No matter who you are, nothing says happy like fresh and gooey chocolate chip cookies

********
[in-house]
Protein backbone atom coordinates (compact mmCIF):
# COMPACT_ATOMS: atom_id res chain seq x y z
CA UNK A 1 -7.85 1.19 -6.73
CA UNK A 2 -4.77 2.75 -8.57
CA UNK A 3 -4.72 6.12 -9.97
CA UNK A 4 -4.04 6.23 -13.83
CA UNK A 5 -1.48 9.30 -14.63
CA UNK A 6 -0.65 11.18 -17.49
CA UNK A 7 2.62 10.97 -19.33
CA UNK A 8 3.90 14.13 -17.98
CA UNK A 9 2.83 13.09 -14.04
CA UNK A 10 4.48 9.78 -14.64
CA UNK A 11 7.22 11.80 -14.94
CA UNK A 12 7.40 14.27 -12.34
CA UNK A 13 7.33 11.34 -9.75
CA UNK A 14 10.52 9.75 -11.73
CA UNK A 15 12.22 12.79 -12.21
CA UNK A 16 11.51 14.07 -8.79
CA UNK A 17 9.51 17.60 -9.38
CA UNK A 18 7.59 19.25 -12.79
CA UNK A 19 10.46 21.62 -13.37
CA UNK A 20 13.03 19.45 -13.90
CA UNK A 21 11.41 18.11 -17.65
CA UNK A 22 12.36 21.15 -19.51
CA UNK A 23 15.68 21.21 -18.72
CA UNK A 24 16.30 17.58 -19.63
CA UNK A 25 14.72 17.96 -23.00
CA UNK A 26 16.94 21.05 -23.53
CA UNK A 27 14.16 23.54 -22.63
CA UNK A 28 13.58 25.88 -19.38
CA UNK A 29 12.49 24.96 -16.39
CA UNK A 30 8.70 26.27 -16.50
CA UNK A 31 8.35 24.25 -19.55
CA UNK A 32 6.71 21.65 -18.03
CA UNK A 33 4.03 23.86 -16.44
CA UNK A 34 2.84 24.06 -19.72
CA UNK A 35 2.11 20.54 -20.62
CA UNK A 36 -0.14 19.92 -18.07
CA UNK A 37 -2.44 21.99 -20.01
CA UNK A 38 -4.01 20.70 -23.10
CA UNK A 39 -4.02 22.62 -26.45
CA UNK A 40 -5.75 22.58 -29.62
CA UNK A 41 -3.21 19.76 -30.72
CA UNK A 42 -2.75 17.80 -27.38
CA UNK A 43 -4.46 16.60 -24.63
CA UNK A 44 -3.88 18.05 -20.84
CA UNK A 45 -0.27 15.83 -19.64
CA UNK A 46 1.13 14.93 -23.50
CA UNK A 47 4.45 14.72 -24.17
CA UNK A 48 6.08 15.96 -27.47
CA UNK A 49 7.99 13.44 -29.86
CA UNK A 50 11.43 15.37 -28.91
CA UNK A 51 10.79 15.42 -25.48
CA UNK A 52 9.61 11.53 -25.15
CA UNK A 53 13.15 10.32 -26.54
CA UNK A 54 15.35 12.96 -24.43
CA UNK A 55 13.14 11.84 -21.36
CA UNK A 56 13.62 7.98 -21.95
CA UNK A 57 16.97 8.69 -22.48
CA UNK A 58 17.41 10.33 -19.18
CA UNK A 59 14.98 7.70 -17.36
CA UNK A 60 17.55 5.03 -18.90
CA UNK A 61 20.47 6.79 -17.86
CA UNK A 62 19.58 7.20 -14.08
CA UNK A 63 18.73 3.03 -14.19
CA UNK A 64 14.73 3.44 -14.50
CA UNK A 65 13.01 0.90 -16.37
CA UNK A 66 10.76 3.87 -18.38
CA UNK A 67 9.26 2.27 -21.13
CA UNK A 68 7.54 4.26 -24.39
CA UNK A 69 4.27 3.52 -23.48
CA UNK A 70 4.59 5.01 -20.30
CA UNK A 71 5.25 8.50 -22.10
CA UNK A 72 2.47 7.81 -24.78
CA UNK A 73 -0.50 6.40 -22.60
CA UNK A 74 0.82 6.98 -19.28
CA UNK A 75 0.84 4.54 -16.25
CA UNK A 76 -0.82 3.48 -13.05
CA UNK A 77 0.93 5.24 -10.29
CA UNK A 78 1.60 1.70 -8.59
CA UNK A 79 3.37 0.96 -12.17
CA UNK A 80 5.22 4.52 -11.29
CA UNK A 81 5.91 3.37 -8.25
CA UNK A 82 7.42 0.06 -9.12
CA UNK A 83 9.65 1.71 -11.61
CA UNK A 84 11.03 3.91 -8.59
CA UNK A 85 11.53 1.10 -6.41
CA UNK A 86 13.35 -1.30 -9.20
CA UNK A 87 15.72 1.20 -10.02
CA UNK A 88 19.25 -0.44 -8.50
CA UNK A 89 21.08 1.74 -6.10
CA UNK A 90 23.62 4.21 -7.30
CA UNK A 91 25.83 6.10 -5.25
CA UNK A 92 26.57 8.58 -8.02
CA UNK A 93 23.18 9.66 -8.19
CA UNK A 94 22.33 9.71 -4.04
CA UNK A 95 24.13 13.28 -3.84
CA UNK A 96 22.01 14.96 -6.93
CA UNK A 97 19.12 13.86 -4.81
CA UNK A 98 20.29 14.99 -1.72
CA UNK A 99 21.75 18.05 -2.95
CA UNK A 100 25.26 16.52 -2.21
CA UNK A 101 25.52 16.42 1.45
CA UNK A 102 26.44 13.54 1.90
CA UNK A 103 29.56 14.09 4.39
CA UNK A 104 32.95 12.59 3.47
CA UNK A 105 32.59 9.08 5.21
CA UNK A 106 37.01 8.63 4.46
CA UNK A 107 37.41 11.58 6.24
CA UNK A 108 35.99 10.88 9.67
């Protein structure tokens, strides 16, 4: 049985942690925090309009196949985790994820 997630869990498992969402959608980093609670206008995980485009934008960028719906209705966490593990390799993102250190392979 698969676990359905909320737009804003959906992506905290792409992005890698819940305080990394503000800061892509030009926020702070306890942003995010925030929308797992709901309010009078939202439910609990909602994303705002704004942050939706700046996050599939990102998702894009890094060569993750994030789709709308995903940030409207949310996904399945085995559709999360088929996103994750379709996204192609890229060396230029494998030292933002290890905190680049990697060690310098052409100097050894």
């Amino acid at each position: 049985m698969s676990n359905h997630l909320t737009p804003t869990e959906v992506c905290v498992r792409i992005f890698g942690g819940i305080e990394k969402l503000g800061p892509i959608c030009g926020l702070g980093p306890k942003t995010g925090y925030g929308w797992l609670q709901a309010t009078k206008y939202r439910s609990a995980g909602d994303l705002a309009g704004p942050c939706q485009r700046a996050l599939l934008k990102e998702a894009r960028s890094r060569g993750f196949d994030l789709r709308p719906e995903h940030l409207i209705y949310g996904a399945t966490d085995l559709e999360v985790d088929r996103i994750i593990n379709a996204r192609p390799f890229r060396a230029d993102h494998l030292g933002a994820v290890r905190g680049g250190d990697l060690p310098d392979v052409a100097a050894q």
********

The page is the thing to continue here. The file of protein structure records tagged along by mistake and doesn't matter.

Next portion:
-- or any cookie for that matter. In the United States, cookies are a staple treat found in most pantries across the country. In fact, over 2 billion cookies are eaten every year by roughly 92% of all American households. According to history books, cookies were first used as test cakes. From there, the art of cookie baking and eating hit the ground running, and we've been snacking ever since. Cookies aren't just good snack foods. For centuries, cookies have been used as festive desserts to mark specific holidays and joyous occasions like marriages. In the early 20th century, for example, children began leaving out cookies for Santa Claus on Christmas. Another common holiday tradition is cookie swaps, where people come together and trade various cookie flavors and varieties. But according to science, our love for cookies doesn't just come from centuries of tradition. Rather, our cravings are more psychologically rooted. In a recent study conducted in the journal Neuron, researchers found that people crave sweets after experiencing stress. For the study, the researchers made the participants run their hands under cold water for a certain period of time. Then, their brains were scanned with an MRI. Afterwards, the participants were asked to name what kinds of food they craved. Ultimately, the results showed that participants who exhibited higher levels of stress were inclined to crave sweet and salty foods, such as crackers and chocolate chip cookies. This research lines up with previous findings on the correlations between stress relief and comfort foods. According to Prevention, eating our favorite cookie recipes helps to reduce our body's response to chronic stress. So if you're feeling stressed out, reach for a delicious gourmet cookie for a little ooey, gooey, chewy 'lovin. While everything is best enjoyed in moderation, there's nothing wrong with indulging in a little cookie therapy every now and again!